In Game 3, Brian Snitker would emerge either a mastermind or a scapegoat. The outcome, unfortunately for him, was the latter on Wednesday evening.
The crux of the decision coming into the game revolved around the starting pitcher. With Bryce Elder and the youthful 20-year-old AJ Smith-Shawver as the primary options, the Braves leaned towards Elder, banking on his relative experience. A defensible decision on the surface, but as the game unfolded, its fault lines began to appear.
Elder showcased poise in the first two innings, effortlessly handling the top-six of the Phillies lineup. But it was perhaps fool’s gold.
The third inning promised so much for the Braves. A Ronald Acuña Jr. double and an Ozzie Albies single gave them the lead. Yet, it was fleeting, and disaster soon struck.
Nick Castellanos, who had two prior homers off of Elder in just five at-bats, unleashed a towering shot over the left field wall, leveling the score. Alarm bells should’ve been ringing in the Braves’ dugout, especially after Brandon Marsh‘s ensuing single.
Despite a fly out and a ground out, danger still loomed. Trea Turner would reach on an infield single, setting the stage for Bryce Harper. Keeping Elder — a 25-year-old with no postseason experience — on the mound shouldn’t have even been an option. But Brian Snitker stuck to his guns, and he paid the price, as Harper dispatched a ball into the second deck, sending Citizens Bank Ballpark into a frenzy.
The situation only worsened following Harper’s homer when Brian Snitker continued to allow Elder to pitch. Only after two more Phillies got on base did Snitker introduce Michael Tonkin, who gave up a two-run double to J.T. Realmuto before recording the final out of the inning.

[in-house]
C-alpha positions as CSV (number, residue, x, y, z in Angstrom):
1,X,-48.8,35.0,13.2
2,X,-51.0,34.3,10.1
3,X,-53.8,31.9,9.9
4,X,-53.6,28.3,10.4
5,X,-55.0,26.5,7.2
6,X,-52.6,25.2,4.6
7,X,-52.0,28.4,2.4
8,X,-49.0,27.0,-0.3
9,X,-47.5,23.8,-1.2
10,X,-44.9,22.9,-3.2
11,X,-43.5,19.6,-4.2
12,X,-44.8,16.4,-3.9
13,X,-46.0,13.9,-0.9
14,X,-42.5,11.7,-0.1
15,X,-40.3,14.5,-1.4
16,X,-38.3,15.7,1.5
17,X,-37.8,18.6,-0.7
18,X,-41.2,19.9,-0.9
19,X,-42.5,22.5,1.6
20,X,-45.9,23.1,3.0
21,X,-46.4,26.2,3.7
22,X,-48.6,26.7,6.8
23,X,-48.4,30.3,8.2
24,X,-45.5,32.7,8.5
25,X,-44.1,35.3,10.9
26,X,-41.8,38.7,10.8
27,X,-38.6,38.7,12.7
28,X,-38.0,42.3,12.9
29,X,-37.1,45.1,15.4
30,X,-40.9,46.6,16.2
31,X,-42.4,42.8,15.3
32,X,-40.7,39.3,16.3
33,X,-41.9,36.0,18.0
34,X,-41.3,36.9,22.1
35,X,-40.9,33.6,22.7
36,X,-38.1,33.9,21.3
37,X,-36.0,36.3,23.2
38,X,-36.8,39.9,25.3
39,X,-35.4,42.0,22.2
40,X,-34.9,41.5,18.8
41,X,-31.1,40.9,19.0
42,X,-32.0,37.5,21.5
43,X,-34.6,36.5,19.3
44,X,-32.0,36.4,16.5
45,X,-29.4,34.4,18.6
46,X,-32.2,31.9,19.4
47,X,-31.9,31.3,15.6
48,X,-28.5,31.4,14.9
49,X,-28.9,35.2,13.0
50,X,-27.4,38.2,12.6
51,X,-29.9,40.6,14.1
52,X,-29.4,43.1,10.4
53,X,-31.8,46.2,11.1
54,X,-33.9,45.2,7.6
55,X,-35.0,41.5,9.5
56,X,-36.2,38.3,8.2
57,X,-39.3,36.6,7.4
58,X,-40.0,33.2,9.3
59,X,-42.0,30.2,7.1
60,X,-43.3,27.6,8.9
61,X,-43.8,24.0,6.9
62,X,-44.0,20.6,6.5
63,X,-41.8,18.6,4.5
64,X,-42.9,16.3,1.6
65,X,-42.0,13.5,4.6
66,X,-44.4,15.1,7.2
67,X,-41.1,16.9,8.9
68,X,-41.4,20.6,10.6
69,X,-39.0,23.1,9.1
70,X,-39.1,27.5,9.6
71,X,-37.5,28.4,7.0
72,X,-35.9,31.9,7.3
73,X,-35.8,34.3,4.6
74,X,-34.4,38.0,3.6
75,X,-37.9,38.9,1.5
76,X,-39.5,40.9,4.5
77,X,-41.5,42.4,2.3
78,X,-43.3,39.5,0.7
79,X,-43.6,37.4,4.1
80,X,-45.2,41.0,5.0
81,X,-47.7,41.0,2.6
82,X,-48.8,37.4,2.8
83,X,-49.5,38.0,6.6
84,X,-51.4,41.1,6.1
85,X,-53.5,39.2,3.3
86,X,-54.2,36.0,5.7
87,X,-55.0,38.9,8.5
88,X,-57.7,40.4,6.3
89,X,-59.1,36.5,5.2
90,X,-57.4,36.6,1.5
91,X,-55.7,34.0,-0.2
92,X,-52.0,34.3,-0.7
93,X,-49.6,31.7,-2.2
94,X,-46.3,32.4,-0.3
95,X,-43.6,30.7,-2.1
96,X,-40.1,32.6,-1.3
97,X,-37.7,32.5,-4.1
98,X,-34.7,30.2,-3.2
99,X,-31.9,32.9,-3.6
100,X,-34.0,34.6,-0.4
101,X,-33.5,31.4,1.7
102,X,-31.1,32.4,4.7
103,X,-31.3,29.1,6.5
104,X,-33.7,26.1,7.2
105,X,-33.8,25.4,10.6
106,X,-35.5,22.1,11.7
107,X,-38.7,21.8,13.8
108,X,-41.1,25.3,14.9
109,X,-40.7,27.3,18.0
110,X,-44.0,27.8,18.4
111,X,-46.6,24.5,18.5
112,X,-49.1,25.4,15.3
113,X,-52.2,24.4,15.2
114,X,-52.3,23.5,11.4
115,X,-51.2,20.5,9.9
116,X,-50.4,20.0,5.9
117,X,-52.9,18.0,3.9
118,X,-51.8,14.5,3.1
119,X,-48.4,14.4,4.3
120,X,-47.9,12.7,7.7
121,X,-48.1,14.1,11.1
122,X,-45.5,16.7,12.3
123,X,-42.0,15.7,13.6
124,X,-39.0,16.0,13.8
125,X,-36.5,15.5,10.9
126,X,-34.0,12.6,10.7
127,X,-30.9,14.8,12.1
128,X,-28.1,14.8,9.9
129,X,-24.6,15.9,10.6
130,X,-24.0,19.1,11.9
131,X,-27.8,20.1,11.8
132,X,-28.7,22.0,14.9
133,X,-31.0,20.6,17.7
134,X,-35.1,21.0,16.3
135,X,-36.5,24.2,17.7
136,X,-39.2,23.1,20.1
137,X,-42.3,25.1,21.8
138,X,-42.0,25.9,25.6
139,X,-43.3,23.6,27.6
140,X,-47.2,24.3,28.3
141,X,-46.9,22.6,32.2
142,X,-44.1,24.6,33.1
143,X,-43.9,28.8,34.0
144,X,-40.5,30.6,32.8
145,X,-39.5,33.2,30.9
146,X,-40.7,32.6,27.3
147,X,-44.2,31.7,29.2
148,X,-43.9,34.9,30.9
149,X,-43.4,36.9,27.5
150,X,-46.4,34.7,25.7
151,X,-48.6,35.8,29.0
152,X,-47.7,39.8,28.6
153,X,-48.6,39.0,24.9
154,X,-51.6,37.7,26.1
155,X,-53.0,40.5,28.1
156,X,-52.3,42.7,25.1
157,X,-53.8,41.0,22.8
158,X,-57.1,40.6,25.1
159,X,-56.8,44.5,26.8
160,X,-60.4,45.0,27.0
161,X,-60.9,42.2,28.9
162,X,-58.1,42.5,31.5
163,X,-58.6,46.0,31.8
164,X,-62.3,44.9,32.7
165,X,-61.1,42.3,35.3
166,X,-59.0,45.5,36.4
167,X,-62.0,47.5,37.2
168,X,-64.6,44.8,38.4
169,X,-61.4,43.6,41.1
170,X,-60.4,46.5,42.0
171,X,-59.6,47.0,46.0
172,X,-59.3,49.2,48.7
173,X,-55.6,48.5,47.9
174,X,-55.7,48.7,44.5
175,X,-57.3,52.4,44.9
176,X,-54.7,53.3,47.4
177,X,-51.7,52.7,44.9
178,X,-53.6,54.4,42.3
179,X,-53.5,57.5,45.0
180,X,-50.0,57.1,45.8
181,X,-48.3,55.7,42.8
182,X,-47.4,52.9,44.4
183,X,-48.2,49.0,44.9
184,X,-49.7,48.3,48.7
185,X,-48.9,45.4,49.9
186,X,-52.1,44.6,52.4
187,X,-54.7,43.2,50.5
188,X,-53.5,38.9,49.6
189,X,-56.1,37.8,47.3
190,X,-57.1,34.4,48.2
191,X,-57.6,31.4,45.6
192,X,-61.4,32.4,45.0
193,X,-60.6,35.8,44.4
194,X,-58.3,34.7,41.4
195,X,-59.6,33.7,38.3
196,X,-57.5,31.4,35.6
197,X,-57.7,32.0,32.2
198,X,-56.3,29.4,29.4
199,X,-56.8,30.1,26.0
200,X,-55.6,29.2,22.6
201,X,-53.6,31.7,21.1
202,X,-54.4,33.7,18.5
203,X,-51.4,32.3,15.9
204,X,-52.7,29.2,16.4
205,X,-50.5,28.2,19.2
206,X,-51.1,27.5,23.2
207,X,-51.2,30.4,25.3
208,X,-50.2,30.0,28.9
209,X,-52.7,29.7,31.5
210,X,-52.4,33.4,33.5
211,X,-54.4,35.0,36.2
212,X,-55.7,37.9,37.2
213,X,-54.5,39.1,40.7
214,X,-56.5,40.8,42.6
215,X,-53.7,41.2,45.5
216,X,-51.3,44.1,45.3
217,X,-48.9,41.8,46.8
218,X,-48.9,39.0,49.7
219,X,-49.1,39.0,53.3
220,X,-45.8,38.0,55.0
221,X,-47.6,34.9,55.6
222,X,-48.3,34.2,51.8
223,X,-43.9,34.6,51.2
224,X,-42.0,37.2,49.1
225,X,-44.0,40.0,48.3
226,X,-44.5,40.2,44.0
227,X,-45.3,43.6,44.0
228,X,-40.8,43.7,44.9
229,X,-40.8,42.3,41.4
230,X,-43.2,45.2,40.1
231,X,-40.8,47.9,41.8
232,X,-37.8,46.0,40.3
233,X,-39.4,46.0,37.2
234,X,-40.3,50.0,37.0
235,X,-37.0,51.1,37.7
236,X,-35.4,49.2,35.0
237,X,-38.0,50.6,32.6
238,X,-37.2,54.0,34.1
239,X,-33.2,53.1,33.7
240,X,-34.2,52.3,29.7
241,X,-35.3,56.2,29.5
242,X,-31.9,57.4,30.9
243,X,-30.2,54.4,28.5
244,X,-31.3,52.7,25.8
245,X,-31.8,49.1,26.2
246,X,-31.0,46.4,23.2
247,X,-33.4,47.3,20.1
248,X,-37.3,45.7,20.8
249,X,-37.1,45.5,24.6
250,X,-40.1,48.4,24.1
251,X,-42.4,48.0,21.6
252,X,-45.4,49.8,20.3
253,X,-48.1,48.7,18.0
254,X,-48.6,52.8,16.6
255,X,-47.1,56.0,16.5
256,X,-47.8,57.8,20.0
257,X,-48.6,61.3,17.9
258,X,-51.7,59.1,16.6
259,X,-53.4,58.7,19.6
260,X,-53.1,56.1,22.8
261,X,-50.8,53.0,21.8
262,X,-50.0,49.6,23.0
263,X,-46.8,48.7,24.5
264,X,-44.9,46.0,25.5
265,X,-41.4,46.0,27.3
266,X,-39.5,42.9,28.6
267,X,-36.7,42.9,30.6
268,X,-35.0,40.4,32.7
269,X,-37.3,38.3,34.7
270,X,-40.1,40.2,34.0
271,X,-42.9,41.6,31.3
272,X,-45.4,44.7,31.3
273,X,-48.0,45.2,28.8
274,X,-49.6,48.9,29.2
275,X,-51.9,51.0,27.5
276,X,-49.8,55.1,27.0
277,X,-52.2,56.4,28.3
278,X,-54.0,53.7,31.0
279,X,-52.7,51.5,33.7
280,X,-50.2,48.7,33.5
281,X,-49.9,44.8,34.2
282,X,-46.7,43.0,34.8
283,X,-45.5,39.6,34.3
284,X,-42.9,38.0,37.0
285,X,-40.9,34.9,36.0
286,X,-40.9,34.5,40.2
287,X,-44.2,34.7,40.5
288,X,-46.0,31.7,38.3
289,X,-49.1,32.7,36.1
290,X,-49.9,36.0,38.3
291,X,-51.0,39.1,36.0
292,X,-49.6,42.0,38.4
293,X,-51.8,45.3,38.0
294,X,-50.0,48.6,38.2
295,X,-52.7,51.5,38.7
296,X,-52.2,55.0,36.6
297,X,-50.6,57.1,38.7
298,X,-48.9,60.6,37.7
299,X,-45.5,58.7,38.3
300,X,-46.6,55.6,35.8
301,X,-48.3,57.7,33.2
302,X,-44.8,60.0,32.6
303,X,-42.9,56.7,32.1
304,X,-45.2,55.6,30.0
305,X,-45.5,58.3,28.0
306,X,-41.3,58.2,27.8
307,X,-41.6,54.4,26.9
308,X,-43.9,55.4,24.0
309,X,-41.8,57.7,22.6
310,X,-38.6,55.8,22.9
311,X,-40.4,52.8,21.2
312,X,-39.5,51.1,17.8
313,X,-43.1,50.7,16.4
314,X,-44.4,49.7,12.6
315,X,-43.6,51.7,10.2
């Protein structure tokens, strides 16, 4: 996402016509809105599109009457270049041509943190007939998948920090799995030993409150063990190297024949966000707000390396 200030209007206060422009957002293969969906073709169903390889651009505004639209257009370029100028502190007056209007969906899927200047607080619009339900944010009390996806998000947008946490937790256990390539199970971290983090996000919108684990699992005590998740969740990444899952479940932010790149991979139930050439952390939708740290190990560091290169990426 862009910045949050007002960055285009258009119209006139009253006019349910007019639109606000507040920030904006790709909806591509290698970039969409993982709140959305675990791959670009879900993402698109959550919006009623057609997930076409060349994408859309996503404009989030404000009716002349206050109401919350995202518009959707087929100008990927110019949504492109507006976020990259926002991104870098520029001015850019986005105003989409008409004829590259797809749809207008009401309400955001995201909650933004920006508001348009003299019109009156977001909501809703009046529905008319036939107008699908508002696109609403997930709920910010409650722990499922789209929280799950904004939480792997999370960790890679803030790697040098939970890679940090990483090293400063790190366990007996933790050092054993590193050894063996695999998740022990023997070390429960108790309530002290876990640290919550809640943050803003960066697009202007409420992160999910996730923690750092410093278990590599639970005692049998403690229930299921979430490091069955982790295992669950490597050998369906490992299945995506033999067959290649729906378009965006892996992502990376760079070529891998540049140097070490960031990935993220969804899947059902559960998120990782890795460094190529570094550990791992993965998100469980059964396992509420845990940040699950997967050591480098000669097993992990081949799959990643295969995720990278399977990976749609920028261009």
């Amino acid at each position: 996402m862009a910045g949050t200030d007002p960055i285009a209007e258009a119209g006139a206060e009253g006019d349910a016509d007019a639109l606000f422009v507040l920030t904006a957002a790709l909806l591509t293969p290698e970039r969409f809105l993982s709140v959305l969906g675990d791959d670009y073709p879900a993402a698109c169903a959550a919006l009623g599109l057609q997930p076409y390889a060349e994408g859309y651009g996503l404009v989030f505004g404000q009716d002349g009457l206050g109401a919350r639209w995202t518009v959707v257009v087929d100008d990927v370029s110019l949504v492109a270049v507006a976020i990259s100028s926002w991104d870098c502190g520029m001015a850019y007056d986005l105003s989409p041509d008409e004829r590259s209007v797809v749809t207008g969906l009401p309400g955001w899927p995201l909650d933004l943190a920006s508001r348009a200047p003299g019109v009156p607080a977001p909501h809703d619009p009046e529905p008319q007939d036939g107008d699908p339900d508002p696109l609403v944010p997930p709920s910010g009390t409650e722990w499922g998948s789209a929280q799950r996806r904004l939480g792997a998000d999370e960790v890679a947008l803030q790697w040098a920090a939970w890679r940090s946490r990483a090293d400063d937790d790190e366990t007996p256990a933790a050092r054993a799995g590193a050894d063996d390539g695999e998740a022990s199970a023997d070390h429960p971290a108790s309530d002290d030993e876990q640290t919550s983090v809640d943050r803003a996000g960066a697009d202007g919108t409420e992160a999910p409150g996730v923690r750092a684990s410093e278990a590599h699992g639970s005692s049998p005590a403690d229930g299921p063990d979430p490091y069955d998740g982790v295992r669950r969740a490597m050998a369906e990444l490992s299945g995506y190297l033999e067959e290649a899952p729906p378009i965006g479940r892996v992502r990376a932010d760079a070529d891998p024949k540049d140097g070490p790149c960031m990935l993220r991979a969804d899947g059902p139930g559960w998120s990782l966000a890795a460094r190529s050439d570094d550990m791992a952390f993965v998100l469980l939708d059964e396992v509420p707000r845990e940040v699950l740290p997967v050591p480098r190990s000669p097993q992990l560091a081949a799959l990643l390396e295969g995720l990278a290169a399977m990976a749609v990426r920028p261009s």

There wasn’t a butt in a seat at the Bank, and the nightmare continued in the fifth when Bryce Harper blasted his second home run of the game. If the Braves haven’t figured out not to mess with that guy after what he’s done to him over their last seven postseason games, I’m not sure they’ll ever learn their lesson.
To add salt to the wound, when AJ Smith-Shawver finally took the mound in relief, he delivered admirably. Had he been introduced earlier, who knows how the rest of the game would have unfolded.
Now, with memories of a prior Game 3 debacle at Citizens Bank Park haunting them, the Braves find themselves in a familiar situation, facing elimination on the road against the Philadelphia Phillies. Their solace? Spencer Strider, who dominated the Phillies during the regular season and was impressive in Game 1, will take the mound tomorrow. The Braves can still salvage this series, but they need to wash the memories of Wednesday night from their minds, and fast.
Photographer: David J. Griffin/Icon Sportswire